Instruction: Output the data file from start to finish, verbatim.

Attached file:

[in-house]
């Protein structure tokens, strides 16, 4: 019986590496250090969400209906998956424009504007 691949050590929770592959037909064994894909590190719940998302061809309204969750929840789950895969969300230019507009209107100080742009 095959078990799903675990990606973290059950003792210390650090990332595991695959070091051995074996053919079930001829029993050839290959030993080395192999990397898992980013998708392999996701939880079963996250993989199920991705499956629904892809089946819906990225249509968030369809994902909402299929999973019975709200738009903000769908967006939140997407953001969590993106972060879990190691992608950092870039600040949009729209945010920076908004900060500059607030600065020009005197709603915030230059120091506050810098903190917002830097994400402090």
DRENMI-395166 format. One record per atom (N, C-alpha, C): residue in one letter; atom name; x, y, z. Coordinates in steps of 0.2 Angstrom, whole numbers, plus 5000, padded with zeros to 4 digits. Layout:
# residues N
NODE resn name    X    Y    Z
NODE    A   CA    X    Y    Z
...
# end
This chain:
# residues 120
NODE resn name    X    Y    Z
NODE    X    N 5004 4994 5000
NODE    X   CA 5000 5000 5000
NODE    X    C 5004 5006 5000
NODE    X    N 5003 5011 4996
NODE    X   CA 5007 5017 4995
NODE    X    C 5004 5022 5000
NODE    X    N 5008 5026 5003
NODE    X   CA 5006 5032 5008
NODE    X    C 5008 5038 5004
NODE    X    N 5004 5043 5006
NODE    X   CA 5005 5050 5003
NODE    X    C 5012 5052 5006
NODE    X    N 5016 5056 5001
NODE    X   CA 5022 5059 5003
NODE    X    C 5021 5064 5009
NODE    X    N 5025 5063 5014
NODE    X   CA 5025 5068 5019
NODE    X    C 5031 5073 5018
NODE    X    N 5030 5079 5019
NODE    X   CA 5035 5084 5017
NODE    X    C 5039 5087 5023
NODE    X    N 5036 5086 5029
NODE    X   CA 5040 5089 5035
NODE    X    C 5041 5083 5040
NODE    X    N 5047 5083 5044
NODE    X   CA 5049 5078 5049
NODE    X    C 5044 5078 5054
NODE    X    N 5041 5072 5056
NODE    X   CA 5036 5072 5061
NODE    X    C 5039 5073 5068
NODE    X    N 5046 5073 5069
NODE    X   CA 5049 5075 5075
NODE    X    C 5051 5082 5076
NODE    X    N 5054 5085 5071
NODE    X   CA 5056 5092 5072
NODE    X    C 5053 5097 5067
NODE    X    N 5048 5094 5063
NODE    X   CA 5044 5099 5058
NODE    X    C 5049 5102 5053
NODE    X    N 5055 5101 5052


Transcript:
[in-house]
């Protein structure tokens, strides 16, 4: 019986590496250090969400209906998956424009504007 691949050590929770592959037909064994894909590190719940998302061809309204969750929840789950895969969300230019507009209107100080742009 095959078990799903675990990606973290059950003792210390650090990332595991695959070091051995074996053919079930001829029993050839290959030993080395192999990397898992980013998708392999996701939880079963996250993989199920991705499956629904892809089946819906990225249509968030369809994902909402299929999973019975709200738009903000769908967006939140997407953001969590993106972060879990190691992608950092870039600040949009729209945010920076908004900060500059607030600065020009005197709603915030230059120091506050810098903190917002830097994400402090």
DRENMI-395166 format. One record per atom (N, C-alpha, C): residue in one letter; atom name; x, y, z. Coordinates in steps of 0.2 Angstrom, whole numbers, plus 5000, padded with zeros to 4 digits. Layout:
# residues N
NODE resn name    X    Y    Z
NODE    A   CA    X    Y    Z
...
# end
This chain:
# residues 120
NODE resn name    X    Y    Z
NODE    X    N 5004 4994 5000
NODE    X   CA 5000 5000 5000
NODE    X    C 5004 5006 5000
NODE    X    N 5003 5011 4996
NODE    X   CA 5007 5017 4995
NODE    X    C 5004 5022 5000
NODE    X    N 5008 5026 5003
NODE    X   CA 5006 5032 5008
NODE    X    C 5008 5038 5004
NODE    X    N 5004 5043 5006
NODE    X   CA 5005 5050 5003
NODE    X    C 5012 5052 5006
NODE    X    N 5016 5056 5001
NODE    X   CA 5022 5059 5003
NODE    X    C 5021 5064 5009
NODE    X    N 5025 5063 5014
NODE    X   CA 5025 5068 5019
NODE    X    C 5031 5073 5018
NODE    X    N 5030 5079 5019
NODE    X   CA 5035 5084 5017
NODE    X    C 5039 5087 5023
NODE    X    N 5036 5086 5029
NODE    X   CA 5040 5089 5035
NODE    X    C 5041 5083 5040
NODE    X    N 5047 5083 5044
NODE    X   CA 5049 5078 5049
NODE    X    C 5044 5078 5054
NODE    X    N 5041 5072 5056
NODE    X   CA 5036 5072 5061
NODE    X    C 5039 5073 5068
NODE    X    N 5046 5073 5069
NODE    X   CA 5049 5075 5075
NODE    X    C 5051 5082 5076
NODE    X    N 5054 5085 5071
NODE    X   CA 5056 5092 5072
NODE    X    C 5053 5097 5067
NODE    X    N 5048 5094 5063
NODE    X   CA 5044 5099 5058
NODE    X    C 5049 5102 5053
NODE    X    N 5055 5101 5052